The Medicines and Healthcare products Regulatory Agency said Imigran Recovery (sumatriptan) can be safely sold for the relief of acute migraine attacks.

It is a type of drug called triptans, the first to treat the causes of migraine rather than the symptoms.

The drug will be available in chemists throughout the UK from mid-June.

"It gives patients more flexibility in how they want to manage their migraines" says Ann Turner of The Migraine Association.

Migraine affects up to 15% of the UK population, and around two thirds of sufferers are women. An attack can last from 4 hours to 72 hours.

There are a range of triggers, including emotional or physical stress, foods - such as coffee or cheese and hormones.

Up to 60% of people affected rely on over-the-counter medicines to cope with their symptoms.
However, the drugs currently available can only relieve symptoms, rather than treating the cause of migraine.

The MHRA said that being able to buy the drug in a pharmacy would allow patients to manage their own symptoms without having to spend time visiting their doctor.

Pharmacists will have to abide by a strict protocol when selling the medication to ensure it is safe and effective.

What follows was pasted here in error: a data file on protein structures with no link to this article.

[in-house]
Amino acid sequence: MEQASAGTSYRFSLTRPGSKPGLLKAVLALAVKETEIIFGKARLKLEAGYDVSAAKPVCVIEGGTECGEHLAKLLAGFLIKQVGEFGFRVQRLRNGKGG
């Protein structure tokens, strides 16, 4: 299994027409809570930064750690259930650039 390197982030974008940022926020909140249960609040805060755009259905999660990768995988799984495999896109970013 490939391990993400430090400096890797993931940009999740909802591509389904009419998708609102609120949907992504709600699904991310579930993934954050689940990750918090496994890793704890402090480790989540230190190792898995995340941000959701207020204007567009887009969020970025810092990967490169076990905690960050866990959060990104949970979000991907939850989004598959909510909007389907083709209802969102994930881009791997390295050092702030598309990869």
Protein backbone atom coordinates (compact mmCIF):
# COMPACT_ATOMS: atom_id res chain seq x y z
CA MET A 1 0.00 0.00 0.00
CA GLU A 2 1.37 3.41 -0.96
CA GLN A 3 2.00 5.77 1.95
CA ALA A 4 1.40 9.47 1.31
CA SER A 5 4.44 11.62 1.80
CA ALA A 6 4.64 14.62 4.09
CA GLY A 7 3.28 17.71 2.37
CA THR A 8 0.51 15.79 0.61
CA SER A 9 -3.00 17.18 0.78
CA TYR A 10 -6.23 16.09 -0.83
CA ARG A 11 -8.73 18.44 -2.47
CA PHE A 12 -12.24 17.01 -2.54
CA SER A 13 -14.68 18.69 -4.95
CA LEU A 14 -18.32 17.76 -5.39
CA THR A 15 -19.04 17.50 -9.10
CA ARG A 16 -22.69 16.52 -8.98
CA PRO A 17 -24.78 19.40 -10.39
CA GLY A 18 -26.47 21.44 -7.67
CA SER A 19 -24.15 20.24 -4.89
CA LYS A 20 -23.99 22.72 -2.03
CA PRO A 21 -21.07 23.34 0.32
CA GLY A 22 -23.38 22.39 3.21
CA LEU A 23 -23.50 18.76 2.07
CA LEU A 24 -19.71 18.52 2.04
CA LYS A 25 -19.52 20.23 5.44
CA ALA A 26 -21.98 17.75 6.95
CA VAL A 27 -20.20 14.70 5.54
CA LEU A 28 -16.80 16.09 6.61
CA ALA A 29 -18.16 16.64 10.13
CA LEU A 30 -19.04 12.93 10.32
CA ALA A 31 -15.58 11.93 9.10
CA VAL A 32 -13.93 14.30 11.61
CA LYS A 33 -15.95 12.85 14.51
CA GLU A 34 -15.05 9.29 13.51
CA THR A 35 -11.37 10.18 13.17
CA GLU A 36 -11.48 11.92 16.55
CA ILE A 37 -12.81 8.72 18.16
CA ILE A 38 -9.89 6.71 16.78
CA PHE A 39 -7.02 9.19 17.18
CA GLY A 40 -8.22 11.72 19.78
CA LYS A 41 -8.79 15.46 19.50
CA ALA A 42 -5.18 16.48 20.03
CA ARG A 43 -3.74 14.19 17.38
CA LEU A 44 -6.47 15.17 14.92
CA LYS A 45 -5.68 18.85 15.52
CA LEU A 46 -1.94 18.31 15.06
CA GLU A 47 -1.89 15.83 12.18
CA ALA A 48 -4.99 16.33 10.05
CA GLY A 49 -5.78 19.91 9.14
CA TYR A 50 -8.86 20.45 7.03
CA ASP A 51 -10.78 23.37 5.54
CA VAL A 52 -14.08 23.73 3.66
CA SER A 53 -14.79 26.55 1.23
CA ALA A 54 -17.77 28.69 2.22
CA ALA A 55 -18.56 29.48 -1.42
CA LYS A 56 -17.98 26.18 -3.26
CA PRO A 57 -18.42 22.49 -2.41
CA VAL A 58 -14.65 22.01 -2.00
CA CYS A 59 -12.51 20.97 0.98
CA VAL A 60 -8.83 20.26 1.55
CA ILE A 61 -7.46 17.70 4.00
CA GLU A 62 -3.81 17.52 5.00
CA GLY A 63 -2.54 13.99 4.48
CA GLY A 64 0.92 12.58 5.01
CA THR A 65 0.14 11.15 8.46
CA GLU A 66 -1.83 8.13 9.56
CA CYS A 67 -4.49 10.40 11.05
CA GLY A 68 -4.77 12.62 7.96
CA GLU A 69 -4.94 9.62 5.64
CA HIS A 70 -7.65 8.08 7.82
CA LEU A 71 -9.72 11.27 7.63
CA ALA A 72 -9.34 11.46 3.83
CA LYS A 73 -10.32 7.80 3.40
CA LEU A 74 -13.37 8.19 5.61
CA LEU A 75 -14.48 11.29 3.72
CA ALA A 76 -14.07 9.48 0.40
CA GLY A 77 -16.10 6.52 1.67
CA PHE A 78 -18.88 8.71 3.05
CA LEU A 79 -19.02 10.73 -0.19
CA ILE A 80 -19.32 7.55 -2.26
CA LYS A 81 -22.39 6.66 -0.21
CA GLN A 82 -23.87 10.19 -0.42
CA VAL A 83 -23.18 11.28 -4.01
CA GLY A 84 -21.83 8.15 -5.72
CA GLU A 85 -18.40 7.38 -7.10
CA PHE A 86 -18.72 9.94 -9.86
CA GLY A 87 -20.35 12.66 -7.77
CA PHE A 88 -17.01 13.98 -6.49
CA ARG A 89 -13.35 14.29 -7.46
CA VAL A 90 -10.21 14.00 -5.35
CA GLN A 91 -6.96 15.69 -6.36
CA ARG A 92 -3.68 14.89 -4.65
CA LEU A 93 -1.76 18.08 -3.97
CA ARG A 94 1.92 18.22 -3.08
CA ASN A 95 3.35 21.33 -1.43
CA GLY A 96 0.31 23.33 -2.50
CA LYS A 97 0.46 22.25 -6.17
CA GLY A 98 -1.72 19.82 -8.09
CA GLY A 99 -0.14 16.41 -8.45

The drugs will be sold in packs of two, costing £7.99.

Professor Kent Woods, chief executive of the MHRA, said: "The ability to buy these medicines in a pharmacy under carefully controlled conditions will enable patients to get treatment straight away and will reduce the burden of migraine.

"As triptans should be taken as early as possible in a migraine attack, the pharmacy availability of these important medicines will be beneficial to patients who suffer from migraines, especially those who have infrequent attacks and may not always have prescription medicines to hand."

Professor Gordon Duff, chairman of the Commission on Human Medicines (CHM), said, "The first consideration with any switch to over-the-counter availability must always be patient safety.

He added: "Before a medicine can be made more widely available, it is assessed against strict criteria relating to its safety in the circumstances in which it will be used.

"Sumatriptan has been available in the UK since 1991 on prescription and the safety profile is well established."

Ann Turner, director of the Migraine Association, welcomed the MHRA's decision.

"It gives patients more flexibility in how they want to manage their migraines.

"This class of drugs really did change people's lives when it was introduced.

"It was the first class to really address the cause of migraine and not just treat the symptoms."

Hemant Patel, President of the Royal Pharmaceutical Society of Great Britain, said: "Acute migraines are a serious health issue for those who suffer from them and treatment at the first sign of an attack can help speed up recovery time."

He said the move would allow pharmacists to play a greater role in helping people with an established pattern of migraine manage their condition.

John has worked on the OTC switching of another triptan and was involved in the early discussions with GSK on Imigran moving from POM to P status.

He wishes GSK all the best with Imigran Recovery.